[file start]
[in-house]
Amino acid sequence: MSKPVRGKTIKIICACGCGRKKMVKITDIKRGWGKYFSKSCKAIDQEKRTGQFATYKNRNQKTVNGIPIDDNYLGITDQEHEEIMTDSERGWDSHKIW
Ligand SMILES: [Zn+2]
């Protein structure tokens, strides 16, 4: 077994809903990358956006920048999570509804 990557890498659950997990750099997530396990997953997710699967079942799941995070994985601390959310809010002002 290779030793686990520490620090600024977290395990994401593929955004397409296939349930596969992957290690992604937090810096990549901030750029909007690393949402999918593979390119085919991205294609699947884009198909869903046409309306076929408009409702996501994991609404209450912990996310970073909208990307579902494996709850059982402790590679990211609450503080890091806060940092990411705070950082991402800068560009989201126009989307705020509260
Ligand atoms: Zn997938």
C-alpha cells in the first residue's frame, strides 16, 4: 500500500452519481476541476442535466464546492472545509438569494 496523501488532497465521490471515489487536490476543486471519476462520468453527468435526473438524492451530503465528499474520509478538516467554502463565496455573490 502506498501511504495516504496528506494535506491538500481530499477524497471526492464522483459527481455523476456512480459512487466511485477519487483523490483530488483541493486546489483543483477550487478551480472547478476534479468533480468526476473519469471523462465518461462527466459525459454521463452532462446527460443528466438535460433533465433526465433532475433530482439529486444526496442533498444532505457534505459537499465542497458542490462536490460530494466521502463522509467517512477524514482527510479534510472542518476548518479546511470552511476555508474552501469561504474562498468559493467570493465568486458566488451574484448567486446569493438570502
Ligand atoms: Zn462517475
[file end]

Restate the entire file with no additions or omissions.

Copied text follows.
[in-house]
Amino acid sequence: MSKPVRGKTIKIICACGCGRKKMVKITDIKRGWGKYFSKSCKAIDQEKRTGQFATYKNRNQKTVNGIPIDDNYLGITDQEHEEIMTDSERGWDSHKIW
Ligand SMILES: [Zn+2]
């Protein structure tokens, strides 16, 4: 077994809903990358956006920048999570509804 990557890498659950997990750099997530396990997953997710699967079942799941995070994985601390959310809010002002 290779030793686990520490620090600024977290395990994401593929955004397409296939349930596969992957290690992604937090810096990549901030750029909007690393949402999918593979390119085919991205294609699947884009198909869903046409309306076929408009409702996501994991609404209450912990996310970073909208990307579902494996709850059982402790590679990211609450503080890091806060940092990411705070950082991402800068560009989201126009989307705020509260
Ligand atoms: Zn997938």
C-alpha cells in the first residue's frame, strides 16, 4: 500500500452519481476541476442535466464546492472545509438569494 496523501488532497465521490471515489487536490476543486471519476462520468453527468435526473438524492451530503465528499474520509478538516467554502463565496455573490 502506498501511504495516504496528506494535506491538500481530499477524497471526492464522483459527481455523476456512480459512487466511485477519487483523490483530488483541493486546489483543483477550487478551480472547478476534479468533480468526476473519469471523462465518461462527466459525459454521463452532462446527460443528466438535460433533465433526465433532475433530482439529486444526496442533498444532505457534505459537499465542497458542490462536490460530494466521502463522509467517512477524514482527510479534510472542518476548518479546511470552511476555508474552501469561504474562498468559493467570493465568486458566488451574484448567486446569493438570502
Ligand atoms: Zn462517475